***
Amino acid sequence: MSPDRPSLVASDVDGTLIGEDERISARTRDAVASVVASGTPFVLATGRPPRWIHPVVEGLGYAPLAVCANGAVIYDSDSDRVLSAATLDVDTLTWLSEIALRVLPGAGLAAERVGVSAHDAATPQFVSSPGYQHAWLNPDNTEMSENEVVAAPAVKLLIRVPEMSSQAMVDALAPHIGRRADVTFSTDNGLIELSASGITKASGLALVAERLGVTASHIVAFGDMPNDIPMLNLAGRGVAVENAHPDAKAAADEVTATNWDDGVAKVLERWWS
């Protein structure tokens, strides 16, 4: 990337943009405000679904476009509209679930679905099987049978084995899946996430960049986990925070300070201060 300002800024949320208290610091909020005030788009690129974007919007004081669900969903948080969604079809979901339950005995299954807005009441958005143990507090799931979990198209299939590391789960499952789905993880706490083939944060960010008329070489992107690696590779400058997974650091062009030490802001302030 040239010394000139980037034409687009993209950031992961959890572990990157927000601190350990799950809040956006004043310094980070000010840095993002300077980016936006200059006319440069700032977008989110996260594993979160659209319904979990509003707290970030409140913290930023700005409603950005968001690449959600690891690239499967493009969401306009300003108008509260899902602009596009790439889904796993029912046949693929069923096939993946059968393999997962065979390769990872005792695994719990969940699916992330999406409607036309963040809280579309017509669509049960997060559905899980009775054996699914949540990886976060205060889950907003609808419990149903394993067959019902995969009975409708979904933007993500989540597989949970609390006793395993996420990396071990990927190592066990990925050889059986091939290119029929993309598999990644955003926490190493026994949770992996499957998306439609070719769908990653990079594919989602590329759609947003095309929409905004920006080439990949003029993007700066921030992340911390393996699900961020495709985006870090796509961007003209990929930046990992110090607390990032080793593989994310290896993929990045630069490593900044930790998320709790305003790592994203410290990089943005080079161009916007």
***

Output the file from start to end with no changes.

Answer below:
Amino acid sequence: MSPDRPSLVASDVDGTLIGEDERISARTRDAVASVVASGTPFVLATGRPPRWIHPVVEGLGYAPLAVCANGAVIYDSDSDRVLSAATLDVDTLTWLSEIALRVLPGAGLAAERVGVSAHDAATPQFVSSPGYQHAWLNPDNTEMSENEVVAAPAVKLLIRVPEMSSQAMVDALAPHIGRRADVTFSTDNGLIELSASGITKASGLALVAERLGVTASHIVAFGDMPNDIPMLNLAGRGVAVENAHPDAKAAADEVTATNWDDGVAKVLERWWS
């Protein structure tokens, strides 16, 4: 990337943009405000679904476009509209679930679905099987049978084995899946996430960049986990925070300070201060 300002800024949320208290610091909020005030788009690129974007919007004081669900969903948080969604079809979901339950005995299954807005009441958005143990507090799931979990198209299939590391789960499952789905993880706490083939944060960010008329070489992107690696590779400058997974650091062009030490802001302030 040239010394000139980037034409687009993209950031992961959890572990990157927000601190350990799950809040956006004043310094980070000010840095993002300077980016936006200059006319440069700032977008989110996260594993979160659209319904979990509003707290970030409140913290930023700005409603950005968001690449959600690891690239499967493009969401306009300003108008509260899902602009596009790439889904796993029912046949693929069923096939993946059968393999997962065979390769990872005792695994719990969940699916992330999406409607036309963040809280579309017509669509049960997060559905899980009775054996699914949540990886976060205060889950907003609808419990149903394993067959019902995969009975409708979904933007993500989540597989949970609390006793395993996420990396071990990927190592066990990925050889059986091939290119029929993309598999990644955003926490190493026994949770992996499957998306439609070719769908990653990079594919989602590329759609947003095309929409905004920006080439990949003029993007700066921030992340911390393996699900961020495709985006870090796509961007003209990929930046990992110090607390990032080793593989994310290896993929990045630069490593900044930790998320709790305003790592994203410290990089943005080079161009916007």